McDonnell Douglas F-15A "Eagle"

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McDonnell Douglas F-15A Eagle

The USAF selected the McDonnell Douglas F-15 in December 1969 to meet its requirement for a new all-weather tactical aircraft. It was designed to gain and maintain air superiority in aerial combat and to outperform and outfight any current or projected enemy aircraft. It was the first USAF fighter designed with an advanced guidance system that displayed steering/weapon system information on a computer screen for the pilot. The first U.S. operational aircraft whose engine thrust power exceeds the aircraft’s loaded weight, permitting it to accelerate while in a vertical climb. The first flight of the F-15A was on July 27, 1972.

During Operation Desert Shield/Desert Storm in 1991 and in Operation Iraqi Freedom in 2003, the F-15 provided a defensive umbrella that permitted the deployment of air, land, and sea assets into Iraq and accounted for the majority of the air-to-air kills against Iraqi aircraft. This aircraft was flown by Capt Cesar A. Rodriguez in combat during Operation Desert Shield/Desert Storm in January 1991. He was credited with two air-to-air kills of a MiG-29 and MiG-23. Both credits are represented as blue stars painted below the left side of the cockpit. The official aircraft emblem of “Let’s Roll,” relating to the 9/11 attack on America in 2001, was applied in 2002 as a tribute to those who died during the attack.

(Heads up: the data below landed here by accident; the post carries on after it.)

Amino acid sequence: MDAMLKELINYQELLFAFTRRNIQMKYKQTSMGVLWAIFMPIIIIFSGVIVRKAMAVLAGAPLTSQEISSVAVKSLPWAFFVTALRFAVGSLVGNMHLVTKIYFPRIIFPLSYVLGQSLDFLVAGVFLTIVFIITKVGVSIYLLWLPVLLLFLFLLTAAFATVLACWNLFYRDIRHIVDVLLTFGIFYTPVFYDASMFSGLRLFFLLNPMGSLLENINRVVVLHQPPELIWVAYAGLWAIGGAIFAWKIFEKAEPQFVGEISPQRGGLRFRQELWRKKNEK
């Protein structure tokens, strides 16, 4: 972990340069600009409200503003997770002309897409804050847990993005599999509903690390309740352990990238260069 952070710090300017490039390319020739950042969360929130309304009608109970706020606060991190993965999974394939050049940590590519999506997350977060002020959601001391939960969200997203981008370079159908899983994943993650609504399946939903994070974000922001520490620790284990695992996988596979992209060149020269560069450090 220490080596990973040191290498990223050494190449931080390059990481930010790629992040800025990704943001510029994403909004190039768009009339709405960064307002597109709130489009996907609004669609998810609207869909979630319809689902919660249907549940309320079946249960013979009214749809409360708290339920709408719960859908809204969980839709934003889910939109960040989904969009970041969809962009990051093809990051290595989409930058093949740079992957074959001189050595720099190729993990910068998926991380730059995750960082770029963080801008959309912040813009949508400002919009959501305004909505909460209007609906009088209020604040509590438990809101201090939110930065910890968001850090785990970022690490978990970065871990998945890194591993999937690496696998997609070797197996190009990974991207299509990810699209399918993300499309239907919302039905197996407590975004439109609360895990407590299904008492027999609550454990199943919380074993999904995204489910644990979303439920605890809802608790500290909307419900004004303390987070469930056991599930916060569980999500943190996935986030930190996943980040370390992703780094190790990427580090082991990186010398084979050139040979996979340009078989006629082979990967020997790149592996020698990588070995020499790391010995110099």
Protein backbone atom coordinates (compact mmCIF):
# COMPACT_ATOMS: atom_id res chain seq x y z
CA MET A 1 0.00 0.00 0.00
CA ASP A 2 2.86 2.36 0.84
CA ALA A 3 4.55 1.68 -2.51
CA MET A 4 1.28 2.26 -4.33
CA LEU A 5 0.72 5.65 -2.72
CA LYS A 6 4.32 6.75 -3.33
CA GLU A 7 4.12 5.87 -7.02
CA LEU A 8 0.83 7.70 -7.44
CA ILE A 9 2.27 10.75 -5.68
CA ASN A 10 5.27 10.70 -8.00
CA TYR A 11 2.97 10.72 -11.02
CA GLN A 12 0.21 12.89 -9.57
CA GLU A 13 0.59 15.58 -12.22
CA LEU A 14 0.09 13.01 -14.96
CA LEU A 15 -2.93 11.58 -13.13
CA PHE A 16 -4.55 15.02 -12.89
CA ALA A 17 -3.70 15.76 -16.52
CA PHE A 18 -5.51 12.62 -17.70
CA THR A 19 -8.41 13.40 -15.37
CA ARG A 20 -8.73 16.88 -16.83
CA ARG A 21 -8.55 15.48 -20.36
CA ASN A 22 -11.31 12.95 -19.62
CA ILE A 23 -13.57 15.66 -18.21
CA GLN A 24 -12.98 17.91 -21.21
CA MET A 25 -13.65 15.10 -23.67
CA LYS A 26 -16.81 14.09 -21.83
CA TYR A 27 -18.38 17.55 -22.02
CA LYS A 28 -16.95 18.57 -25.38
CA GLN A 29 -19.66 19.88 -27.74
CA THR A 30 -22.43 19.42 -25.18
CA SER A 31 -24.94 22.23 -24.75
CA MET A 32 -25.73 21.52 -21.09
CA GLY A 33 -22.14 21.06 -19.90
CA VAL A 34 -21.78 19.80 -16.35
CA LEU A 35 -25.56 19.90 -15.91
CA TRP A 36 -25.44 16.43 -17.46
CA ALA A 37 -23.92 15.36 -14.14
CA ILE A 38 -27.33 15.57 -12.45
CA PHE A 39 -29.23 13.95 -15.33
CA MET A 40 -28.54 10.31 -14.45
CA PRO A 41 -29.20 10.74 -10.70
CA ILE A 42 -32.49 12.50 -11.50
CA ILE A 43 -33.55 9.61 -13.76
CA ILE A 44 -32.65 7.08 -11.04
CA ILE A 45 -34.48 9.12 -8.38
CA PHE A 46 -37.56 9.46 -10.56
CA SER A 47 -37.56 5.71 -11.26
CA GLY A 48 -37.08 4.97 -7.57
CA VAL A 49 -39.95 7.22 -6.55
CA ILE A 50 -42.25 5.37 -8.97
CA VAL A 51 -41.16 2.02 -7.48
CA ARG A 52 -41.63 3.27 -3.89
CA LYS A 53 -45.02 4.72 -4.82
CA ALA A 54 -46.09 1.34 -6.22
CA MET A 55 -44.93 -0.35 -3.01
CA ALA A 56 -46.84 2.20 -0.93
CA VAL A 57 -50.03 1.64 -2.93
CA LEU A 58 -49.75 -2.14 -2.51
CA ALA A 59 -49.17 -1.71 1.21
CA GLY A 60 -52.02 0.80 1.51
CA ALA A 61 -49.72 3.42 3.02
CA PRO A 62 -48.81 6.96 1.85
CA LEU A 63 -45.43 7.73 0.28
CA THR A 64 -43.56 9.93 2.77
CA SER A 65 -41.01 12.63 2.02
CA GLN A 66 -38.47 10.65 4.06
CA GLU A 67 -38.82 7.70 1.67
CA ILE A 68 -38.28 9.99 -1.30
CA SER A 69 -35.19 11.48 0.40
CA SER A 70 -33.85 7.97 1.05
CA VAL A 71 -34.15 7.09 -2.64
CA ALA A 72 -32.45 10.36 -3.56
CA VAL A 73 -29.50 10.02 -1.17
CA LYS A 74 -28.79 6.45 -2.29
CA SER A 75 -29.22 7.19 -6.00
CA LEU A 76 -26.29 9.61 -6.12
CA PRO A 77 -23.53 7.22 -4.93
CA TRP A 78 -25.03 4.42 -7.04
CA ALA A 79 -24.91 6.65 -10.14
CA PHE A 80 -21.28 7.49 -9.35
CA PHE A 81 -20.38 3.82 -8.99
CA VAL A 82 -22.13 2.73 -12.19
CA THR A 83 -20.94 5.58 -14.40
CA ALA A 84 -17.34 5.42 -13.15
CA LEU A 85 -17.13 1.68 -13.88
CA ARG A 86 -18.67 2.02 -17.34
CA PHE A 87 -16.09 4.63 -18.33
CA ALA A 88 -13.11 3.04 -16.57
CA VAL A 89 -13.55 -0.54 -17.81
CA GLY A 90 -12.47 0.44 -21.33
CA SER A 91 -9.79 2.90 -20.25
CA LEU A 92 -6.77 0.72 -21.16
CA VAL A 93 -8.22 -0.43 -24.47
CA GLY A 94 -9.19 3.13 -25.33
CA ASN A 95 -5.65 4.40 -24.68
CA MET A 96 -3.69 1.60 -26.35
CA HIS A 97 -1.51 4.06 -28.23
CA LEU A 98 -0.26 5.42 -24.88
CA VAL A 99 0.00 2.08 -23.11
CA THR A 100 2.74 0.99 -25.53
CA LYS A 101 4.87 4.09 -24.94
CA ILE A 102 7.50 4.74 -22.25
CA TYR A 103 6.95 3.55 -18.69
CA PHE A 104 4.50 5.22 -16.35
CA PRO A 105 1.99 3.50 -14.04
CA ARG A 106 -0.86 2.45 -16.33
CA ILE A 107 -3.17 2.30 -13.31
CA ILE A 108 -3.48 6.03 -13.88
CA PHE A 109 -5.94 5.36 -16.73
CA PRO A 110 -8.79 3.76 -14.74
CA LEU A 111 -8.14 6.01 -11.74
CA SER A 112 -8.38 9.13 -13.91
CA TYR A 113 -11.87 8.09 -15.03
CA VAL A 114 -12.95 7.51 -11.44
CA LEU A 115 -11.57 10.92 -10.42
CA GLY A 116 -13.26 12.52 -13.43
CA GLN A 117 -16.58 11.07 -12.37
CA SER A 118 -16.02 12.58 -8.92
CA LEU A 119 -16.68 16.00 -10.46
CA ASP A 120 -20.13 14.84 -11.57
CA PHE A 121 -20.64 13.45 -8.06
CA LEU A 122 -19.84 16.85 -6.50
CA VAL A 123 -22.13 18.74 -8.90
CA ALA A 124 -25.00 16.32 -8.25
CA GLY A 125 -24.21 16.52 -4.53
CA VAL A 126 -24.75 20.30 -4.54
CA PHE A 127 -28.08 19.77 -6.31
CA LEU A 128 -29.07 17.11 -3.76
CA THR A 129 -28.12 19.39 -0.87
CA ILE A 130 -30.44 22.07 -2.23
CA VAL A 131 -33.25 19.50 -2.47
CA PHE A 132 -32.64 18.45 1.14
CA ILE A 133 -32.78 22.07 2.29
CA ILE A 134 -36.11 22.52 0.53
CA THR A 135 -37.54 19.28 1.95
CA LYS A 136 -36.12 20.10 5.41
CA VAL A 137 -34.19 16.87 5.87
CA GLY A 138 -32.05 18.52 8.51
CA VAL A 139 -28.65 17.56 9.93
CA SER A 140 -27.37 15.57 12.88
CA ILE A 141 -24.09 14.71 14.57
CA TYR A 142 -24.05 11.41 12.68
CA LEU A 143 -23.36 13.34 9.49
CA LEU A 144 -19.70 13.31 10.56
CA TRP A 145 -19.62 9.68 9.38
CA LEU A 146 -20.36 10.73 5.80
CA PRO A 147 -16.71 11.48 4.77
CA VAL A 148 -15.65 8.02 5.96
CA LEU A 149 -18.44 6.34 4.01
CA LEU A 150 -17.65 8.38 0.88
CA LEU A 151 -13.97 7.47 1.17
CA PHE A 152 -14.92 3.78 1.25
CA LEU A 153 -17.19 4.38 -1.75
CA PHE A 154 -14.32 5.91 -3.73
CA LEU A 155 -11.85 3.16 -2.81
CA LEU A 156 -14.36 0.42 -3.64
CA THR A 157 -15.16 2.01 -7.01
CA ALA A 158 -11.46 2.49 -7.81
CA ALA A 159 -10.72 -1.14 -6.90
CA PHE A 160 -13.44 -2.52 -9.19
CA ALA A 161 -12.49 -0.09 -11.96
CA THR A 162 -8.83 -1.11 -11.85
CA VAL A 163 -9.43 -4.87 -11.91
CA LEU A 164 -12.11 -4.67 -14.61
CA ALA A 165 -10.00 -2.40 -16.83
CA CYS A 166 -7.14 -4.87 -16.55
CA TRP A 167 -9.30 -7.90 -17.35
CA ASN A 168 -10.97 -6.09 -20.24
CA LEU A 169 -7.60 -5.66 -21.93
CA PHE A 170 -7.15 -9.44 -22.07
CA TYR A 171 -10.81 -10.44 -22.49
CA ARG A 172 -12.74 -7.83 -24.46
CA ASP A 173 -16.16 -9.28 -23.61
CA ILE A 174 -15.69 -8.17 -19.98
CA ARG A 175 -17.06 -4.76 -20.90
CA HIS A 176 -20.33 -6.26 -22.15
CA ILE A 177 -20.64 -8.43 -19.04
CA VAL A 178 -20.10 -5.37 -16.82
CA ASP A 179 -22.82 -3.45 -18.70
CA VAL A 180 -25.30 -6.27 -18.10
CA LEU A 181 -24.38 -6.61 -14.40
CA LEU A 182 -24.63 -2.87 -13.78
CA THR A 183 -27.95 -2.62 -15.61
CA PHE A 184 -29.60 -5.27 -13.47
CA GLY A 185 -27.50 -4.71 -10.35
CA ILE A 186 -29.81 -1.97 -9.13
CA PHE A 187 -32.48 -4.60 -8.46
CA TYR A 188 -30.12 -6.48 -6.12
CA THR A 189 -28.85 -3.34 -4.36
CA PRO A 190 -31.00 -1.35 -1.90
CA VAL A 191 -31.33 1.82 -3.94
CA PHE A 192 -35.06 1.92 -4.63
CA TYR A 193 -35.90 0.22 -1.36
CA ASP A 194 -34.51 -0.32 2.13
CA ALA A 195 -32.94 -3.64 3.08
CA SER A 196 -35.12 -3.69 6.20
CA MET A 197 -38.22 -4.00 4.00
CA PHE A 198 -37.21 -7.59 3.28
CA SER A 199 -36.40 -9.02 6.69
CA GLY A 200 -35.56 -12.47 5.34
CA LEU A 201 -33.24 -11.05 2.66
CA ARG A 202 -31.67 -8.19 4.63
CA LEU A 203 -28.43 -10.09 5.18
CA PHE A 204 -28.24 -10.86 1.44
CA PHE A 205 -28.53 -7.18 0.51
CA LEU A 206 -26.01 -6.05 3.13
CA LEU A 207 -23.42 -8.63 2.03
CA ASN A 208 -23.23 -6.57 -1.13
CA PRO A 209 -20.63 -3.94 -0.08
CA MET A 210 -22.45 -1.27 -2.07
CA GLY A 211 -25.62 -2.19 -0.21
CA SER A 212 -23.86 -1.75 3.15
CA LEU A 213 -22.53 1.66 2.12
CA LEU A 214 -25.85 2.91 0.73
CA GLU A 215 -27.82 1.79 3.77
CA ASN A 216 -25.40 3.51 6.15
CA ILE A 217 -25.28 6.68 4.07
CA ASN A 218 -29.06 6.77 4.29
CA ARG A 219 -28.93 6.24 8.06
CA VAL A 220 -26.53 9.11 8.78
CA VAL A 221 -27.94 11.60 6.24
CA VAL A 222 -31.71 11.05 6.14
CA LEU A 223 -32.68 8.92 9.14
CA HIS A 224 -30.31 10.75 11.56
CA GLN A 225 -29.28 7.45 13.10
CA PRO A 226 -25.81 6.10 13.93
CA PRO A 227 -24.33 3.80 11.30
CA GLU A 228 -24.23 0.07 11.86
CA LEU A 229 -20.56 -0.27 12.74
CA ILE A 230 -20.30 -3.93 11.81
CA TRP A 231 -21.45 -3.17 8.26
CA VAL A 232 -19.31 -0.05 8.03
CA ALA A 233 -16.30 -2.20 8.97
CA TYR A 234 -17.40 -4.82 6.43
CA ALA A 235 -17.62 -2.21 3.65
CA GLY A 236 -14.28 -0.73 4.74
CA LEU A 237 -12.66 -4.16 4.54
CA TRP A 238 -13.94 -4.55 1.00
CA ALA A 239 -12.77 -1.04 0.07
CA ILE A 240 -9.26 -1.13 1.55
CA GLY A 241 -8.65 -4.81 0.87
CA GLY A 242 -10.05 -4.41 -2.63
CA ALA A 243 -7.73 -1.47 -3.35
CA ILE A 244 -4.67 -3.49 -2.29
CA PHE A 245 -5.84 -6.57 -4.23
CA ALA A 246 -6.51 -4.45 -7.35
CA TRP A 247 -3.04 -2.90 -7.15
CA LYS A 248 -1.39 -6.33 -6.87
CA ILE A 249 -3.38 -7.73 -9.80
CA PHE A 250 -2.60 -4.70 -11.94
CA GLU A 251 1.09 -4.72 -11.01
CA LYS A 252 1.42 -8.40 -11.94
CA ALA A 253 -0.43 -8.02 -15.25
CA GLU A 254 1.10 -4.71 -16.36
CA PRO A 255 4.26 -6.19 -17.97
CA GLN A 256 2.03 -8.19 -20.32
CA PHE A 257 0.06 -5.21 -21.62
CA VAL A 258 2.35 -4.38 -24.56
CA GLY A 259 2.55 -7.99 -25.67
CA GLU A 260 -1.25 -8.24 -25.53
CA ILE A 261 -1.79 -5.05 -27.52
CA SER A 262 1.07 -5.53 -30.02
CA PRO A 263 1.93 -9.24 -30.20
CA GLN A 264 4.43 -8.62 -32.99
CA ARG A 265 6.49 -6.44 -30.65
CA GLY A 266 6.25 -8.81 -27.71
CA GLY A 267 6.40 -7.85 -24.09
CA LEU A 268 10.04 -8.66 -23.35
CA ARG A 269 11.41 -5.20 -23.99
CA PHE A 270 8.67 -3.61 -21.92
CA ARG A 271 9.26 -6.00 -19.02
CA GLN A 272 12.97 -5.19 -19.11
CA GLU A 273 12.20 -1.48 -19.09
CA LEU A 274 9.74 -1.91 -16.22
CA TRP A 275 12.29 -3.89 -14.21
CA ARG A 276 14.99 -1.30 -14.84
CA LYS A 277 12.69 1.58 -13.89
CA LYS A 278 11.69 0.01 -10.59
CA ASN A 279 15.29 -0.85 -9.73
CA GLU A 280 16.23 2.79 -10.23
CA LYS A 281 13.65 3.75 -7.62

The aircraft on display is actually an F-15A, Serial No. 71-0280, but painted and marked to depict an F-15C, Serial No. 85-114, assigned to the 58th Tactical Fighter Squadron, 33rd Tactical Fighter Group, in Eglin AFB, Florida, during 1991.


Crew: One pilot
Wing Span: 42 ft 9 1/4 in
Length: 63 ft 9 in
Height: 18 ft 5 1/2 in
Empty Weight: 28,600 lbs
Cruising Speed: 630 mph, 538 knots
Max Level Speed: Mach 2.5+ (1800 mph)
Service Ceiling: 60,000 ft
Powerplant: 2 Pratt & Whitney F100-PW-100 turbofan engines
Engine Thrust: 28,000 lbs each engine
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